So, you finally splurged on the tattoo of your dreams, it looks incredible, and you’re ready to show it off. Not so fast—the tattoo healing process takes a little time, and it is essential to know how to care for your tattoo so it heals correctly. How long do tattoos actually take to heal? We have the answers to all your tattoo questions.
Types of Tattoos
Sure, colorful collages are seen on the arms of millions, from the local skater boy to the small business owner up the road. But there are many different types of tattoos that span beyond the mainstream. Other tattoos are inconspicuously just as popular, such as permanent makeup and even paramedical tattoos. How do these tattoos differ, and how long does it take for a tattoo to heal? We need to talk.
Artful Body Tattoos
Body tattoos date back to ancient times and are the most popular form of tattoos today. These modern-day tattoos involve a sterile machine with a needle and a seemingly endless color array of permanent inks (including greyscales). The special ink penetrates deep into the inner layer of skin, known as the dermis. A tattoo artist, the tattoo ink, and the sterile machine unite to create unique and artful designs almost anywhere on the body.
Permanent makeup is a form of cosmetic tattoo that is more inconspicuous than other tattoos. Microblading (eyebrows), powder brows, eyeliner, lip color, and faux freckles are forms of cosmetic tattoos. These types of tattoos give a person the permanent look of freshly applied makeup without the effort of an actual makeup application. Permanent makeup means no more brushes, shade-matching, or throwing out expired, half-used products. These tattoos are available in many natural colors, leaving the completed design precise and almost unnoticeable—unless, of course, you want a little more drama.
Have you ever seen a medical bracelet that identifies if someone has a chronic condition like diabetes? Medical tattoos are the tattoo version of just that. They generally serve to either help identify that someone needs special medical care in the case of an emergency, or it can help mark an important location on the body, such as where to inject an epinephrine pen. As you could imagine, medical tattoos can be very helpful during times of crisis.
Healing Timeline: How Long Will My Tattoo Take To Heal?
You finally got the tattoo of your dreams, and it’s just like you imagined. You’re ready to flaunt that new ink to the friends who didn’t believe you’d go through with it, but the skin feels sore and may be red, oozing, or itchy. How long will it take your new ink to heal so you can show off? Here’s your answer.
Redness: Stage One (First 72 Hours)
Ouch! The tattoo site is red, irritated, and may feel tender during the first week after getting your tattoo. Your body recognizes this area as an injury, and this is normal (though frustrating). Expect the site to be sore and irritated for the first week. If excess pain, oozing, or redness occurs, this may be a sign of infection and it may be a good idea to contact your doctor.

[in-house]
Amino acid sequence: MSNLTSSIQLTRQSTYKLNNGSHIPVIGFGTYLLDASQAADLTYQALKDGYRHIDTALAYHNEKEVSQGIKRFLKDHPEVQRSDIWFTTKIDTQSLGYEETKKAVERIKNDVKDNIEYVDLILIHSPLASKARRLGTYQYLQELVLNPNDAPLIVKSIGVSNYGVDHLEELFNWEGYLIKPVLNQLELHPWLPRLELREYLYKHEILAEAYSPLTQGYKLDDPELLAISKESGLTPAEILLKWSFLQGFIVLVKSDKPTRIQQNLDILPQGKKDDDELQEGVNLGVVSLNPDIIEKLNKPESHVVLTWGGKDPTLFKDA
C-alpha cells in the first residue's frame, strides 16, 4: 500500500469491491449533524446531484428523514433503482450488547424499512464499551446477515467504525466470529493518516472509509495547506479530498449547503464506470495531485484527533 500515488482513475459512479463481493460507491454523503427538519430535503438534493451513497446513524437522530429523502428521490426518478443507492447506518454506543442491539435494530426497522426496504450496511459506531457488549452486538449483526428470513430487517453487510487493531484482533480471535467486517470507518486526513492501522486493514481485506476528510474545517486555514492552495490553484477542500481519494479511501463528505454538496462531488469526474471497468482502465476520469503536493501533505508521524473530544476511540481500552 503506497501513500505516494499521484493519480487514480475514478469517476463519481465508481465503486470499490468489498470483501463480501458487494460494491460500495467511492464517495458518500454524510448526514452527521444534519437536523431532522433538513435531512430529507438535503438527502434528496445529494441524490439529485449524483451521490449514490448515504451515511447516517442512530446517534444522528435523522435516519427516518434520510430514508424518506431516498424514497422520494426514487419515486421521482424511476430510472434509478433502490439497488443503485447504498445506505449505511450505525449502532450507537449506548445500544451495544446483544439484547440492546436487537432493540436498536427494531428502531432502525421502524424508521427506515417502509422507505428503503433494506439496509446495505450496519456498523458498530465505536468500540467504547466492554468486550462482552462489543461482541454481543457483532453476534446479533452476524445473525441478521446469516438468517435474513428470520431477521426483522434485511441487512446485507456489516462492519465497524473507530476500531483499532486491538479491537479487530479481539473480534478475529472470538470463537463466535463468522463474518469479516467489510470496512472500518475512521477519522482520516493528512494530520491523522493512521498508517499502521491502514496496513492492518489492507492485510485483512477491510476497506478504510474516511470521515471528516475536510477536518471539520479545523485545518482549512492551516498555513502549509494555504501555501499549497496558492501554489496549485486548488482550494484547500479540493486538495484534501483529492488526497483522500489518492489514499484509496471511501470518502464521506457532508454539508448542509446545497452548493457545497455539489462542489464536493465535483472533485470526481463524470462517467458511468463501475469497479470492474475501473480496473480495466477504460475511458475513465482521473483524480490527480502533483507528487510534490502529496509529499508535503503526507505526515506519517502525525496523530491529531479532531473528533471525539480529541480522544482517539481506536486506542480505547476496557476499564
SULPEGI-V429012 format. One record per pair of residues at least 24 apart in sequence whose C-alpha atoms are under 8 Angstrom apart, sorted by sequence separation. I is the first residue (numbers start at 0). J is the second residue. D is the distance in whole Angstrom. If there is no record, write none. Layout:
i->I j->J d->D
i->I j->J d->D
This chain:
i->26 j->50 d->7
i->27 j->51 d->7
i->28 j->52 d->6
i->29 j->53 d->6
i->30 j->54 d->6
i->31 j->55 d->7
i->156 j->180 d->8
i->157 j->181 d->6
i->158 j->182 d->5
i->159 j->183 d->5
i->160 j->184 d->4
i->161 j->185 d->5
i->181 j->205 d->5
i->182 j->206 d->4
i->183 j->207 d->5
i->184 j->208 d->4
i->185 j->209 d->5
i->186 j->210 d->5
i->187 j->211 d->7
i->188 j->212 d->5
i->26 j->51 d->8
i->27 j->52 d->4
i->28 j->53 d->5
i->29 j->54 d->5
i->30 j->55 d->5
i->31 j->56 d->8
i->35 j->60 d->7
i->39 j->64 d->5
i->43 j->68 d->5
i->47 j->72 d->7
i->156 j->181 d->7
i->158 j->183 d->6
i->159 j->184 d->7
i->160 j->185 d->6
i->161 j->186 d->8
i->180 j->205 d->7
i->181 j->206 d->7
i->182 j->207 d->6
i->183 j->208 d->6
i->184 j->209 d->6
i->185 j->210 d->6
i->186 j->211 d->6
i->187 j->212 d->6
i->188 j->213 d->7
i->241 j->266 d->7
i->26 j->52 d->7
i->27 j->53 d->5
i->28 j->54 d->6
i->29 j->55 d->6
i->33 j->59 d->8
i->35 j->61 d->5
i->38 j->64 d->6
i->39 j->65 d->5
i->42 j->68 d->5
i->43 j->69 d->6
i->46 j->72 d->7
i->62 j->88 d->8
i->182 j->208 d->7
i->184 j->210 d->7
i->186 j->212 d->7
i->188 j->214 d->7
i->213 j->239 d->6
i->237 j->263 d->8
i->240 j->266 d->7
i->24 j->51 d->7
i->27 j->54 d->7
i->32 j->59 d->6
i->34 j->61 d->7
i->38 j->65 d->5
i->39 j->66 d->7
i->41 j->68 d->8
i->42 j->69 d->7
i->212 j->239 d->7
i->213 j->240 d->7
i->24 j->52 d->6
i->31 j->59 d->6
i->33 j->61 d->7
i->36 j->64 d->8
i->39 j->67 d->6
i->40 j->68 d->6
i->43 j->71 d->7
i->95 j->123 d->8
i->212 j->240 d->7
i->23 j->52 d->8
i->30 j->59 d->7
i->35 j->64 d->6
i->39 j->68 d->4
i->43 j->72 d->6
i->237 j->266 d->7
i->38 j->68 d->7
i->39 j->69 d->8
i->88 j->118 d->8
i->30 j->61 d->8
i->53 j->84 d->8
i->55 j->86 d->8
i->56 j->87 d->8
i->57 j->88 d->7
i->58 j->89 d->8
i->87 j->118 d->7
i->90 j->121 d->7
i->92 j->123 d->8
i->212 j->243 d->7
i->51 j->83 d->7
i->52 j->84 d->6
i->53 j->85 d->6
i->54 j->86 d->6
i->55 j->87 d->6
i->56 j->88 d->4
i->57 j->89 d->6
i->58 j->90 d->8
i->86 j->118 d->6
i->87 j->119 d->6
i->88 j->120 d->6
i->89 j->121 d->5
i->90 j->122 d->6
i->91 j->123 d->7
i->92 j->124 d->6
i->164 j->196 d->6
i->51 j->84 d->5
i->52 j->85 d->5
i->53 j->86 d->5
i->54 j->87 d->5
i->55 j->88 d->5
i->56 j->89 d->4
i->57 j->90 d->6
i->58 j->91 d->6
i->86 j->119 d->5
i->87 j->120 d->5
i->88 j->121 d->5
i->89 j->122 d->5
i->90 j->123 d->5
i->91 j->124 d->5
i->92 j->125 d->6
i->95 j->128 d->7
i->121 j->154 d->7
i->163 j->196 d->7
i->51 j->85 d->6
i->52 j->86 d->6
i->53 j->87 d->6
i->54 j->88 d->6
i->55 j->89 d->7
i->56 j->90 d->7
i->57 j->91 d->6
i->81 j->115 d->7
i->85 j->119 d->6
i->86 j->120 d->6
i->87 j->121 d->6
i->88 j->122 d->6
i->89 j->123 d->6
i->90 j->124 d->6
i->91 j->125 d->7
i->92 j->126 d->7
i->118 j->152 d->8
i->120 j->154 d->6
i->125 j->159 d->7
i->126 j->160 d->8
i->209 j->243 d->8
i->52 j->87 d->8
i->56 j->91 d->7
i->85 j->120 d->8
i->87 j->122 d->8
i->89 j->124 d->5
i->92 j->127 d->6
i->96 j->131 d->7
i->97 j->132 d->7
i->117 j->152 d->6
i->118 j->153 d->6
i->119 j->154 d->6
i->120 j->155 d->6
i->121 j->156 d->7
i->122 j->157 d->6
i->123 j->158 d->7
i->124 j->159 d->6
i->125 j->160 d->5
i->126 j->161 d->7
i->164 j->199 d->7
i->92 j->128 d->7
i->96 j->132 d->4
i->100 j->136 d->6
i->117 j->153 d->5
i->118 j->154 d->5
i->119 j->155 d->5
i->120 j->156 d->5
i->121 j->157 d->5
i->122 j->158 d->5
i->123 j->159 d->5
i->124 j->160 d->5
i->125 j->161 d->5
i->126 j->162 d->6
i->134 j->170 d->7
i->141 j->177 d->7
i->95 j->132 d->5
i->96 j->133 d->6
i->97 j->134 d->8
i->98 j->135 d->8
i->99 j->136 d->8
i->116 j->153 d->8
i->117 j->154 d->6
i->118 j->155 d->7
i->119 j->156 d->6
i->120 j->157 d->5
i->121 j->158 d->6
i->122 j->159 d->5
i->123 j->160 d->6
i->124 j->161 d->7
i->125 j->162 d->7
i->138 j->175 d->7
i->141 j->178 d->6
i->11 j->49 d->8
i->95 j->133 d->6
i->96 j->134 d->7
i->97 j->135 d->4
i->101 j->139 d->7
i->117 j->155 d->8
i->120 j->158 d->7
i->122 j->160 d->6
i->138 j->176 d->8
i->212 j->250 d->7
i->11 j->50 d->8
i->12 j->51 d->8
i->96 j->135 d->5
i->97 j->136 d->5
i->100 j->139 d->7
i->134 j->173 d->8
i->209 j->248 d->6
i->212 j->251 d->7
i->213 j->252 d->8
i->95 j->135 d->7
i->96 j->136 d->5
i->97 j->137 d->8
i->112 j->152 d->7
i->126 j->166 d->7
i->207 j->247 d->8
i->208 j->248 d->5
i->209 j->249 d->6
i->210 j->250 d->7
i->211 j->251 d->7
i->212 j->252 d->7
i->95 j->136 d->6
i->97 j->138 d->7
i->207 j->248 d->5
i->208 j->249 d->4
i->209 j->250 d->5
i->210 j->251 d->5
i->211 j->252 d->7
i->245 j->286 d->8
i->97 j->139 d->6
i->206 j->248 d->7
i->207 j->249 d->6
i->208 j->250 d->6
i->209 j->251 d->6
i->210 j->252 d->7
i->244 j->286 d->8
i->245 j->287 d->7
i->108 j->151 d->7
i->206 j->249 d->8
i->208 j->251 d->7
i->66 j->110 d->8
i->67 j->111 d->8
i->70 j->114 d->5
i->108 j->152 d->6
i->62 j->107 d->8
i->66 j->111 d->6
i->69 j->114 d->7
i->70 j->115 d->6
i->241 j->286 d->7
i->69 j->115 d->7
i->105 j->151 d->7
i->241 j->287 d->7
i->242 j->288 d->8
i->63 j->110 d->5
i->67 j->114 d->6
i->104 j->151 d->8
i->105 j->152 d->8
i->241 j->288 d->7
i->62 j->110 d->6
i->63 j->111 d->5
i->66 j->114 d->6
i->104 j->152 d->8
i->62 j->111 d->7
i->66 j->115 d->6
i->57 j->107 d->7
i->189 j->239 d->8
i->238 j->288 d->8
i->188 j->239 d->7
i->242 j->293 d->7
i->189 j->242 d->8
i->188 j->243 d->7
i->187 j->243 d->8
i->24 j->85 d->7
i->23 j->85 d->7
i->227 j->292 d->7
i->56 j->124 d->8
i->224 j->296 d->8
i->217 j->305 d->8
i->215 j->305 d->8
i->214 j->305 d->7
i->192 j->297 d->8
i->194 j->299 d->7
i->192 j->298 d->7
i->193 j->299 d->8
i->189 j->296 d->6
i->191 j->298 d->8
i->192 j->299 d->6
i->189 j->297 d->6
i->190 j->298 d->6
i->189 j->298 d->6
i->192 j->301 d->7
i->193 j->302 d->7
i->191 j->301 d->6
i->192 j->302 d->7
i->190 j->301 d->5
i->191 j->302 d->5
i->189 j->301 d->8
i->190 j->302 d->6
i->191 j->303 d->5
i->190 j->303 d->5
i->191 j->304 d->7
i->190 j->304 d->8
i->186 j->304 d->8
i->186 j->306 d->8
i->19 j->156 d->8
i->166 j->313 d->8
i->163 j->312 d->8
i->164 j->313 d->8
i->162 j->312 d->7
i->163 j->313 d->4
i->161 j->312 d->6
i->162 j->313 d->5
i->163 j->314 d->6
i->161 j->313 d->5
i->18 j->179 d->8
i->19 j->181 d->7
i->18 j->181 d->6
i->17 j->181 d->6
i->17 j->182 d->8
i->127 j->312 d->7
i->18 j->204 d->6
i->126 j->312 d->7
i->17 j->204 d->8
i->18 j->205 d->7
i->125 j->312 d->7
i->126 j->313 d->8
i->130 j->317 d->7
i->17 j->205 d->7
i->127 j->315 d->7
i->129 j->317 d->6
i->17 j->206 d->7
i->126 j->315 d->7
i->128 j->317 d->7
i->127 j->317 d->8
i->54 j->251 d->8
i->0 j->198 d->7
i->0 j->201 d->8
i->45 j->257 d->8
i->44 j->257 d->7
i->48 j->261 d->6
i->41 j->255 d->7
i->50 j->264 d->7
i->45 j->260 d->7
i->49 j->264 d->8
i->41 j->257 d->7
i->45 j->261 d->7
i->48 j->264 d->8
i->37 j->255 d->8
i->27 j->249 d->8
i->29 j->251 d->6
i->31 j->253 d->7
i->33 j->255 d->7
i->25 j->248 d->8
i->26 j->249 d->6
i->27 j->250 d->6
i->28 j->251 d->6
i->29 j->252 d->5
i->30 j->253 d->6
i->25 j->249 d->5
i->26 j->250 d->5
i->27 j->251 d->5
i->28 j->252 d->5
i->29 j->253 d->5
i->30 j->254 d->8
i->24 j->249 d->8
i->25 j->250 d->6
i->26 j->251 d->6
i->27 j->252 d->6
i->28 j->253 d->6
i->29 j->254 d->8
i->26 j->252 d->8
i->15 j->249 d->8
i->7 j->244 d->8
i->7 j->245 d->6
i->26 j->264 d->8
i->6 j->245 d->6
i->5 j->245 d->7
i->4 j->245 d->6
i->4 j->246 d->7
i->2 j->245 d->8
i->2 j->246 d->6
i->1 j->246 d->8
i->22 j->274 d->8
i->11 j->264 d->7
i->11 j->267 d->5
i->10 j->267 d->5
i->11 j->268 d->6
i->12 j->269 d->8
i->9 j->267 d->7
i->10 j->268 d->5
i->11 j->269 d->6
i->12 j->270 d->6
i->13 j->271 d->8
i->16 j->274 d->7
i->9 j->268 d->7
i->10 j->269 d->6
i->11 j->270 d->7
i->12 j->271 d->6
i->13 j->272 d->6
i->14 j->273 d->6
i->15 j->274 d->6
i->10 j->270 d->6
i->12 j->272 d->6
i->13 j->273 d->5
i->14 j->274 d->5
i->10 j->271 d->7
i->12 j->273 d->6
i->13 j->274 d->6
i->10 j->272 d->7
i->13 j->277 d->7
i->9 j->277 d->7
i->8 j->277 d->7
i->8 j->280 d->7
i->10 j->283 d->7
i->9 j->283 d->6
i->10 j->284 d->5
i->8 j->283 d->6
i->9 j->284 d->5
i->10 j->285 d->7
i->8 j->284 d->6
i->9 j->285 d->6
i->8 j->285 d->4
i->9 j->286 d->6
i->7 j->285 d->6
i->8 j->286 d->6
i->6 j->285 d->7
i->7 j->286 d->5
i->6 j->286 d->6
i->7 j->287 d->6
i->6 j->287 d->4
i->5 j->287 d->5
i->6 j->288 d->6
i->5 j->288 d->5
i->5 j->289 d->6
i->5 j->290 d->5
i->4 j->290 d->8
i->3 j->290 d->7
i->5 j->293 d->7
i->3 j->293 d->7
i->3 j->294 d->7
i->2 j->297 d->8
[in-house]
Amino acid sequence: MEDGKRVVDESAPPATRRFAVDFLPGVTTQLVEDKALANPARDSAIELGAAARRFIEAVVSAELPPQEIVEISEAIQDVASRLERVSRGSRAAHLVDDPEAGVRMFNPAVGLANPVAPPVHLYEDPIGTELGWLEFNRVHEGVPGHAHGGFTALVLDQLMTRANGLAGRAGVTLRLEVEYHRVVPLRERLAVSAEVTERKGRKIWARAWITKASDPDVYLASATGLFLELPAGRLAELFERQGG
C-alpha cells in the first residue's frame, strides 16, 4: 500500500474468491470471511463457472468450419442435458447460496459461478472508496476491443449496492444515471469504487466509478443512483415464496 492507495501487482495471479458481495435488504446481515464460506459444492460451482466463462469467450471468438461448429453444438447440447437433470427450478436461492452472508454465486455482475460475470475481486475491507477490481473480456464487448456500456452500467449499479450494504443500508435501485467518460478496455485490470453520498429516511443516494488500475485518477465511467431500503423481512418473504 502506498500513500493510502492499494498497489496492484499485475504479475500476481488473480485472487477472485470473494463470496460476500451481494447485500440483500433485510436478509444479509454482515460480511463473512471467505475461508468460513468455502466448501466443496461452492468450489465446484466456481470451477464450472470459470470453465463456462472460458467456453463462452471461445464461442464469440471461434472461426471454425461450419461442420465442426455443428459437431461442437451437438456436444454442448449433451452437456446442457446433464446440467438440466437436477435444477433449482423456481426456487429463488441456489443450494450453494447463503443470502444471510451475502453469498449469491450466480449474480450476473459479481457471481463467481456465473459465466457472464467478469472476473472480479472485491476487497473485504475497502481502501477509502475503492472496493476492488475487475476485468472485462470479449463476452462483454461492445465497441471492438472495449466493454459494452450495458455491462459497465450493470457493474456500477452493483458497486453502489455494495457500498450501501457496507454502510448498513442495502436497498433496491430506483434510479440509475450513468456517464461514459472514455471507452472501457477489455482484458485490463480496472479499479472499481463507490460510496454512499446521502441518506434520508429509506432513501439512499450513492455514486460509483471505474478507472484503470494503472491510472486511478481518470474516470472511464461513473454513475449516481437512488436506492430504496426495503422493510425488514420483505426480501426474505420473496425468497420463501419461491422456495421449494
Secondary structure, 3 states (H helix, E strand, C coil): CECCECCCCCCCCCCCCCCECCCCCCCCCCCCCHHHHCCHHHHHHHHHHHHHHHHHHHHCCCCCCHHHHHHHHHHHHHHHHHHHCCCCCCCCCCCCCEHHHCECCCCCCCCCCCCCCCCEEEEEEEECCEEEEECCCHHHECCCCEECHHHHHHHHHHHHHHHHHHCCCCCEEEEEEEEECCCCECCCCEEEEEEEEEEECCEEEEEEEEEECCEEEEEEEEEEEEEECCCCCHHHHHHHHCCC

Itching: Stage Two (Days Three to Seven)
Congratulations! You made it past the first week with your new tattoo. During the second stage of healing, your tattoo begins to itch and flake, revealing the newly healed skin underneath. It takes your skin time to recover after an injury, and the same is true for a tattoo. As your body heals, new skin cells emerge, leaving the healthy skin to replace the dead cells. Peeling begins to occur but you shouldn't be the one peeling! Let it naturally flake off in its own time. We mean it. Seriously.
Peeling: Stage Three (Week Two)
You may be concerned that your new tattoo will lose its depth of color during this week due to the peeling that occurs. Not to fear—this peeling is normal and means that the deeper layers of your skin are repairing themselves! Keep the area clean, and the colors will soon be the spotlight of attention. If it’s a greyscale tattoo, the same effect can happen in terms of black point—just give it a little time and let it shine.
Aftercare: Stage Four (Weeks 3+)
Each aftercare step is crucial for maintaining a beautifully vibrant and detailed tattoo. Use high-quality aftercare moisturizers for several months and avoid intense exposure to sunlight and heat to evade color fade. Even though it’s tempting to rock your new ink on the beach as soon as the weather allows, it’s best to wait just a tad longer. Sorry. Itching, peeling, and swelling are generally gone during this stage. You’ve made it through the hardest part!
How To Reduce Tattoo Healing Time
Although the healing process does take time, there are some things you can do to speed up the process. Here’s what you need to know.
Avoid the Sun
As mentioned above, the sun can wreak havoc on your new ink, so keeping it out of direct sunlight is crucial. Cover the tattoo with clothing to protect it from sun rays, even if it does match your bathing suit perfectly. Doing so will help it heal without becoming sunburned and damaged by the sun, and can prevent ink from fading.